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Nailed-shut doors at Manor Drive present next hurdle PDF Print E-mail
Written by JOHN MORTON   
Wednesday, 26 July 2017 19:35

The saga involving a house that appears abandoned has taken on another odd twist, as Don Dohrwardt, president of the Village of Fredonia, on July 20 reported the residence’s doors are now nailed shut.
And now Dohrwardt will be seeking a warrant for entry, he told Village Board members.
The act of defiance from the children of the deceased owner makes it difficult for the village to conduct an interior inspection of the house at 235 Manor Dr., which the village hopes will give it “another tool to arm ourselves,” Dohrwardt said.
A June 19 exterior inspection by the village’s building inspector and at the request of the village attorney concluded the house, which has a hole in the roof covered by a tarp, is not fixable.
If a move to condemn the house is what the village deems as necessary, it first wants a look inside to verify the condition.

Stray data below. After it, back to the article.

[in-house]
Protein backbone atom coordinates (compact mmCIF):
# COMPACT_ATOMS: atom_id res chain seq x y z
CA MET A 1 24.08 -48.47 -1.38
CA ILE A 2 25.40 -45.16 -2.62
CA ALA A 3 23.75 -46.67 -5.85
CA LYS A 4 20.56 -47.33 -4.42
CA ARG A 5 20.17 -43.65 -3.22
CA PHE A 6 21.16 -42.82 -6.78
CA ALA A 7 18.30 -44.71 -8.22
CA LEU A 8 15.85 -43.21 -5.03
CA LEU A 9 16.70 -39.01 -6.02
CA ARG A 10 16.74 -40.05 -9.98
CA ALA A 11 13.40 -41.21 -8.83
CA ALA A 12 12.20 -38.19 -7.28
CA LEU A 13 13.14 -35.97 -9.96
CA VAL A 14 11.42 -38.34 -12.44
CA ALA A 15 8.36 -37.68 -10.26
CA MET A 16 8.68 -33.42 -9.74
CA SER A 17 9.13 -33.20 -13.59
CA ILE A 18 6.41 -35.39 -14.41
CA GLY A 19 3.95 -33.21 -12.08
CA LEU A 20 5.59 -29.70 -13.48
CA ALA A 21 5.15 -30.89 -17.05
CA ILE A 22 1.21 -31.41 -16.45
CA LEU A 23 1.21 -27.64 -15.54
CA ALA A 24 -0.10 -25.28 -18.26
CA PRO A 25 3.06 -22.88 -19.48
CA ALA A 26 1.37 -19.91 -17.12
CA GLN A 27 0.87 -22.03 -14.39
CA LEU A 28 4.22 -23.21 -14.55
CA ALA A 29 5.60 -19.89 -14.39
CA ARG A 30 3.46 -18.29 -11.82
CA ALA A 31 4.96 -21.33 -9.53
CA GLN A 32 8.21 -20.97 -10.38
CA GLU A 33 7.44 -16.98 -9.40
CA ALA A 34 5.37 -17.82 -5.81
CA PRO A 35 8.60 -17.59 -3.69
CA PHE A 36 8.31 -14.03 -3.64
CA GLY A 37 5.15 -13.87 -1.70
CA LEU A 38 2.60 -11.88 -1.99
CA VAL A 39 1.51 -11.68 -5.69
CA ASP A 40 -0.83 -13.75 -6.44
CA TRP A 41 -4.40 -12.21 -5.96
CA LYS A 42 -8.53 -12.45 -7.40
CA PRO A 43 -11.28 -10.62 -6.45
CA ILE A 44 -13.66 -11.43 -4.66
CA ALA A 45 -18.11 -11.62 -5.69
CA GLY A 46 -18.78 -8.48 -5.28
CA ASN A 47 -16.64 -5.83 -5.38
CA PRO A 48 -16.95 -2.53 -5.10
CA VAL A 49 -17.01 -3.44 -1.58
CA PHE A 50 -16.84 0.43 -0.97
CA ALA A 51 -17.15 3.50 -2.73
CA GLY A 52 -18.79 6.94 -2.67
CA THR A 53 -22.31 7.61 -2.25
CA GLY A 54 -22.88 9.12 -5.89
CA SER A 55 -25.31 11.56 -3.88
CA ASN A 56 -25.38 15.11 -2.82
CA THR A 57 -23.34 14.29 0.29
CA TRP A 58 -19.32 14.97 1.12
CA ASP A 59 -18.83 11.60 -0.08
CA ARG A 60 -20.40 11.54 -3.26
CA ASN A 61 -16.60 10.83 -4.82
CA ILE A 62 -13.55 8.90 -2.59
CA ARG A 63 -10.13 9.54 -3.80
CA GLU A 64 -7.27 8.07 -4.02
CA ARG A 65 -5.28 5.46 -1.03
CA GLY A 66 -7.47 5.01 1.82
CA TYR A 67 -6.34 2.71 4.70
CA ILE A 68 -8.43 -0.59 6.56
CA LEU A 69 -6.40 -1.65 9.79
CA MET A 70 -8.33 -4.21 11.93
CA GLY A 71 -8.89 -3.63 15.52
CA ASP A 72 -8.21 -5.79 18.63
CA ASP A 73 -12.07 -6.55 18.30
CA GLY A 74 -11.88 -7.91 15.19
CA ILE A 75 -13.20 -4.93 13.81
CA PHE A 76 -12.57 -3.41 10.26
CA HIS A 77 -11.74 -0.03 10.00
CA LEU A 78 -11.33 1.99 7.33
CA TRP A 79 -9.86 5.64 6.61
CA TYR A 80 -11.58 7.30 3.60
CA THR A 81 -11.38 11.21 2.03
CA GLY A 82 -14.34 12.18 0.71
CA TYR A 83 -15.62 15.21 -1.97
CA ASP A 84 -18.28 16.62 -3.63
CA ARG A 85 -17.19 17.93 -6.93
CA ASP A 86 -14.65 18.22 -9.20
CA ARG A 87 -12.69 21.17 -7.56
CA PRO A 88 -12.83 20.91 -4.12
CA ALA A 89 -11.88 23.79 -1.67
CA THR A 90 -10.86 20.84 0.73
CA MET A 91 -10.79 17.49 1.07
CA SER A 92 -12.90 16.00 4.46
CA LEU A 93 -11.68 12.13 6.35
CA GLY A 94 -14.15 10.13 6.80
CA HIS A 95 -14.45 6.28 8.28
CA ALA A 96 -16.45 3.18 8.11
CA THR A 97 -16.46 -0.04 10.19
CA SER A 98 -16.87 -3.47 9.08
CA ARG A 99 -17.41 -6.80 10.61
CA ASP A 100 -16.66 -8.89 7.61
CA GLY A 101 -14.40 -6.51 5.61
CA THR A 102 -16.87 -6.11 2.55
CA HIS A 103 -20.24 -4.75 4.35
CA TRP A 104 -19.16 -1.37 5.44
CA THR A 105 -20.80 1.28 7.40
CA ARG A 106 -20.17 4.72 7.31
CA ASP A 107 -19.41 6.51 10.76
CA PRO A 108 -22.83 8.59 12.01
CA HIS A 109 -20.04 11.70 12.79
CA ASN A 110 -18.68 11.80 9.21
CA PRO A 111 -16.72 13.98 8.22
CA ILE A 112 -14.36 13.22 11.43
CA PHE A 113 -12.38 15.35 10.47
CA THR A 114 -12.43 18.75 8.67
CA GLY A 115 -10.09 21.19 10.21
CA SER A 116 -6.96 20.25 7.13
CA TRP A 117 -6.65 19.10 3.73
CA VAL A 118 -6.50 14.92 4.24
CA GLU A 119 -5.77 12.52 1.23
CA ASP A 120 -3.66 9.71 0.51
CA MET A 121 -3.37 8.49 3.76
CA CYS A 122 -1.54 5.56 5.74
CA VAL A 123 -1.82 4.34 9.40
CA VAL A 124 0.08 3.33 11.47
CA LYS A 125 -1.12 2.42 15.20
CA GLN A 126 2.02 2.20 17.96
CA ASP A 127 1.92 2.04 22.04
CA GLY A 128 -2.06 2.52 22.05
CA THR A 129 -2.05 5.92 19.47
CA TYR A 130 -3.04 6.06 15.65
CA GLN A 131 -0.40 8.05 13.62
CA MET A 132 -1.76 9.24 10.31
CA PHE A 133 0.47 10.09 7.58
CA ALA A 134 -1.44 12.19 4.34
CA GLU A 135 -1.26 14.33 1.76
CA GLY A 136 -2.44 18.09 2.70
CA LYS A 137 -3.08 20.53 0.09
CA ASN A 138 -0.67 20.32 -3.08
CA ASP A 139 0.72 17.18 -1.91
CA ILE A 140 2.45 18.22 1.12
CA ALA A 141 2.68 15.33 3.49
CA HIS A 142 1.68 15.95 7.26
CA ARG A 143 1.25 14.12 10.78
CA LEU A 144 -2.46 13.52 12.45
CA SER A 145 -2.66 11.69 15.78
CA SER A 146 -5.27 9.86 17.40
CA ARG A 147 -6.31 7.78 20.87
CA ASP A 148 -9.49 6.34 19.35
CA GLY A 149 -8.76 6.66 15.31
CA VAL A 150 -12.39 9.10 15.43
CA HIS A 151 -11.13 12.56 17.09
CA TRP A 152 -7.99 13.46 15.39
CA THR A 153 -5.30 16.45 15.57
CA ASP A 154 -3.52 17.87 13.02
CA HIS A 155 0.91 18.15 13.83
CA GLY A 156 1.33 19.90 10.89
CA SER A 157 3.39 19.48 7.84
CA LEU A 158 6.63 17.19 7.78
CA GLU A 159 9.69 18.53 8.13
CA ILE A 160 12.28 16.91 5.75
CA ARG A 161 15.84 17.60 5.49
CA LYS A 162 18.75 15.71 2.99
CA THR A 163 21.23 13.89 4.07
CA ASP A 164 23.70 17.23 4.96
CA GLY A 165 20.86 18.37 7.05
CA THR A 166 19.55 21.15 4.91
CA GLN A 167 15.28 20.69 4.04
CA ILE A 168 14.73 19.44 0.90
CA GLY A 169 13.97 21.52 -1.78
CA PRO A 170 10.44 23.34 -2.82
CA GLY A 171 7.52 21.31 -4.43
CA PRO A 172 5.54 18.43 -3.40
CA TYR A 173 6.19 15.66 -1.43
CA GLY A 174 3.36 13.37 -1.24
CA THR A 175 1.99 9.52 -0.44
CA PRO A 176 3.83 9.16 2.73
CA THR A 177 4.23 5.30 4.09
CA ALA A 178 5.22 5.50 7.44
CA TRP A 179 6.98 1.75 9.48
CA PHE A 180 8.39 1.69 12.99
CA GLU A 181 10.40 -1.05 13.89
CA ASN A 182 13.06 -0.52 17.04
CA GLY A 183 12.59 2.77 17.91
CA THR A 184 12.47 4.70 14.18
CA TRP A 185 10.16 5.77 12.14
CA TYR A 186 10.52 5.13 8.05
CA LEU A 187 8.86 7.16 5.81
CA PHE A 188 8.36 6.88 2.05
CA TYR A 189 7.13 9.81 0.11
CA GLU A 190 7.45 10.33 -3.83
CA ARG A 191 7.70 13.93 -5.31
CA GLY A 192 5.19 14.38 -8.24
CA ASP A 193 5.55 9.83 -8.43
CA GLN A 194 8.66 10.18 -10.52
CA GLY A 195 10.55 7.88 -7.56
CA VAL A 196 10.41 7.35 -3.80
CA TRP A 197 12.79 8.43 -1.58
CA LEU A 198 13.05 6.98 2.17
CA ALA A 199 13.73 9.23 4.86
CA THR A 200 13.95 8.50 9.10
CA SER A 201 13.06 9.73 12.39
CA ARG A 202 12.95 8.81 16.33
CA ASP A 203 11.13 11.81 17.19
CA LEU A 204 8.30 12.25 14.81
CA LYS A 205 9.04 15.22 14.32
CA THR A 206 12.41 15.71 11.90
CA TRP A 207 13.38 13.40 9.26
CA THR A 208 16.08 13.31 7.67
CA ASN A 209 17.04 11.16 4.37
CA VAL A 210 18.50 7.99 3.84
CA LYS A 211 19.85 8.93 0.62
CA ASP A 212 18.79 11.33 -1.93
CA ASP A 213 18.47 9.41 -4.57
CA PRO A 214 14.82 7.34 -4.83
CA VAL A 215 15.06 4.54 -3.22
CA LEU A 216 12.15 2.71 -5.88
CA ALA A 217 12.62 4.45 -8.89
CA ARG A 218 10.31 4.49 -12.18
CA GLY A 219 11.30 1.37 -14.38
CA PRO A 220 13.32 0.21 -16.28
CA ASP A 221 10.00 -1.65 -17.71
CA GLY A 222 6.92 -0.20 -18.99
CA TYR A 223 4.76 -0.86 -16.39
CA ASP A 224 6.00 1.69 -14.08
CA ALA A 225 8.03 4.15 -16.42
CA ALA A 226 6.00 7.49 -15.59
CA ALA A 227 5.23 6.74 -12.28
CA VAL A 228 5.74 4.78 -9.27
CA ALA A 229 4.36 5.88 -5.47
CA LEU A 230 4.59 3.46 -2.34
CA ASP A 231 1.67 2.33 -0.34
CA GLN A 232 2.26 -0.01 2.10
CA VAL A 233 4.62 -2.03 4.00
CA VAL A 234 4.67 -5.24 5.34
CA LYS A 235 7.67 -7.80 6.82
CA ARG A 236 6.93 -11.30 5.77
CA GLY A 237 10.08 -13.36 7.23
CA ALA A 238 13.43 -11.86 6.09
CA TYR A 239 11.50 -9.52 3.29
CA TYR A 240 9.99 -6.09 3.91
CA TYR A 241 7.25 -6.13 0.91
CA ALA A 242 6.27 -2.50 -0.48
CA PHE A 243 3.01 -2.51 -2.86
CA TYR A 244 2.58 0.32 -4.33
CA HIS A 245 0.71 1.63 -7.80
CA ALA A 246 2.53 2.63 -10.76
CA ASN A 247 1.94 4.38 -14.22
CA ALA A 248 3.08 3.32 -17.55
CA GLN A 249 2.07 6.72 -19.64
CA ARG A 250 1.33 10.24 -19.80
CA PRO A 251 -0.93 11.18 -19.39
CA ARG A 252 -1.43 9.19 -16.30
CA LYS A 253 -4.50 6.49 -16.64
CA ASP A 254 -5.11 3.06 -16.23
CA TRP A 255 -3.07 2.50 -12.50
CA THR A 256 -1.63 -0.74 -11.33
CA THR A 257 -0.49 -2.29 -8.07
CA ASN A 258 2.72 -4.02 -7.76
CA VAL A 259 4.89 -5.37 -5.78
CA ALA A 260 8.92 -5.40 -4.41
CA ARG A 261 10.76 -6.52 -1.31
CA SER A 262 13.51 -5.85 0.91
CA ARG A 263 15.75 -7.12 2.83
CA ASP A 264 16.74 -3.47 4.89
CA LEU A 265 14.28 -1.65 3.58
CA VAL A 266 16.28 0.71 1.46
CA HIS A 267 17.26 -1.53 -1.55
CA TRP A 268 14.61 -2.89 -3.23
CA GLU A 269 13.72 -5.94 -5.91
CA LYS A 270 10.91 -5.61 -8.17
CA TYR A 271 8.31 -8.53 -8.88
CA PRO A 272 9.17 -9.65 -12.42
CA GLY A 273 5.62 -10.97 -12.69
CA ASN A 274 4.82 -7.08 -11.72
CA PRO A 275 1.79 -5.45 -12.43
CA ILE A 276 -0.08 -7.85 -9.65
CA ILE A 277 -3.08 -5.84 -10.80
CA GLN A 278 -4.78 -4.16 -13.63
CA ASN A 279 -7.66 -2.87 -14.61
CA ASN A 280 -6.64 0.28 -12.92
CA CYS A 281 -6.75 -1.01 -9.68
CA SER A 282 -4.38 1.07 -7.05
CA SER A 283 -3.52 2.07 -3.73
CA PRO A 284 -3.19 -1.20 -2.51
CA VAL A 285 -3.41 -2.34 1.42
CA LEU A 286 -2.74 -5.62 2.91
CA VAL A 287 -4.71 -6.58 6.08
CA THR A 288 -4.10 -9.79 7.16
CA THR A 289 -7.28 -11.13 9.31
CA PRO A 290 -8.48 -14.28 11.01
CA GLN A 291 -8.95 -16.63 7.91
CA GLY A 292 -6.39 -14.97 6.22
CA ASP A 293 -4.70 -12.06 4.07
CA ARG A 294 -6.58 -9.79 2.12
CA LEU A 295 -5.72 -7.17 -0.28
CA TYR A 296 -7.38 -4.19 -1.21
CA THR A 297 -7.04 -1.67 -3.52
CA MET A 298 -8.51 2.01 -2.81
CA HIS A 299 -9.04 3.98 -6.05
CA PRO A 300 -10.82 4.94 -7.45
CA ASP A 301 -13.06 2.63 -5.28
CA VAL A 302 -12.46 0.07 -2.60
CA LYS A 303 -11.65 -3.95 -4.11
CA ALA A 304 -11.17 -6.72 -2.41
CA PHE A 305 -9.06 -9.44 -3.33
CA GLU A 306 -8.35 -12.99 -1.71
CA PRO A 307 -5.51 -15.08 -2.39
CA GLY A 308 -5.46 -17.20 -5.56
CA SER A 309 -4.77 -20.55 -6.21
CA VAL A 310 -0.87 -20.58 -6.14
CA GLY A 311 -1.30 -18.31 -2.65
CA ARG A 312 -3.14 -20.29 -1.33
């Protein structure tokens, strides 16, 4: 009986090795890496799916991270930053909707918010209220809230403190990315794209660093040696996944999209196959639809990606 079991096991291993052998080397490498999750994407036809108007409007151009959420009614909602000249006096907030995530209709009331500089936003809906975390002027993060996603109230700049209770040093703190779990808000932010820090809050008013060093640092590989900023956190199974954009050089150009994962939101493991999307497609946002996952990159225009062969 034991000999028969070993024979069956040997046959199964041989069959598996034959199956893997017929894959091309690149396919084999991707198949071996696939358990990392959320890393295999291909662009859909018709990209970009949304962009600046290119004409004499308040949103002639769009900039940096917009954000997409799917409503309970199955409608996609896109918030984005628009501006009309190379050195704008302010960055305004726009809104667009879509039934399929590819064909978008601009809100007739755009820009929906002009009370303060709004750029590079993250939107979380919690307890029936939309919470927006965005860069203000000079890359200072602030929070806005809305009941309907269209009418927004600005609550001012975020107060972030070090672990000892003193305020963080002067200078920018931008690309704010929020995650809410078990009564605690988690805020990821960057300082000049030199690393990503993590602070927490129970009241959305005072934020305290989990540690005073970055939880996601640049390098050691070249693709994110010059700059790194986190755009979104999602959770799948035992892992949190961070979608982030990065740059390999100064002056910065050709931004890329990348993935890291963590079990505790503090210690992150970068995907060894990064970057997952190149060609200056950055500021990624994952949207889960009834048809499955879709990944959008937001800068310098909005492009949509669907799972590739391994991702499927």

“I’m not sure the siblings are allowed to do that (nail the doors),” said Dohrwardt of the owner’s children, none of whom have stepped forward to represent the dilapidated property since the owner’s 2012 death. “No individual owns it. Maybe they do collectively.”
However, the siblings have yet to agree on the fate of property. The land has an assessed value of $40,000, the village has reported.
Meanwhile, the grass has grown long at the property and Roger Strohm, director of the Public Works Department, said he was planning to have it cut by the village at the owner’s expense.
It will result in another unpaid bill owed to the village. As a creditor, the village can request the matter go to probate court where a personal representative of the property would be assigned. That route would take at least a year, the village attorney has said.
The village attorney has committed to sending the siblings a letter, warning them of the possible probate action, but Dohrwardt said he wasn’t sure if the letter had been sent.
“This is not going as fast as I wanted,” he said.
In regard to a potential interior inspection, Dohrwardt said he’d want a deputy present for protection.
“I don’t want to see anyone chased down the street with some kind of implement,” he said.
With a warrant in hand, Mike Davel, the village marshal, said he’d be confident of entry despite the nailed doors.
“We’ll get in,” he said.
The property’s condition, which sits in the middle of a subdivision, has drawn the ire of neighbors and is considered by the village as unsafe.

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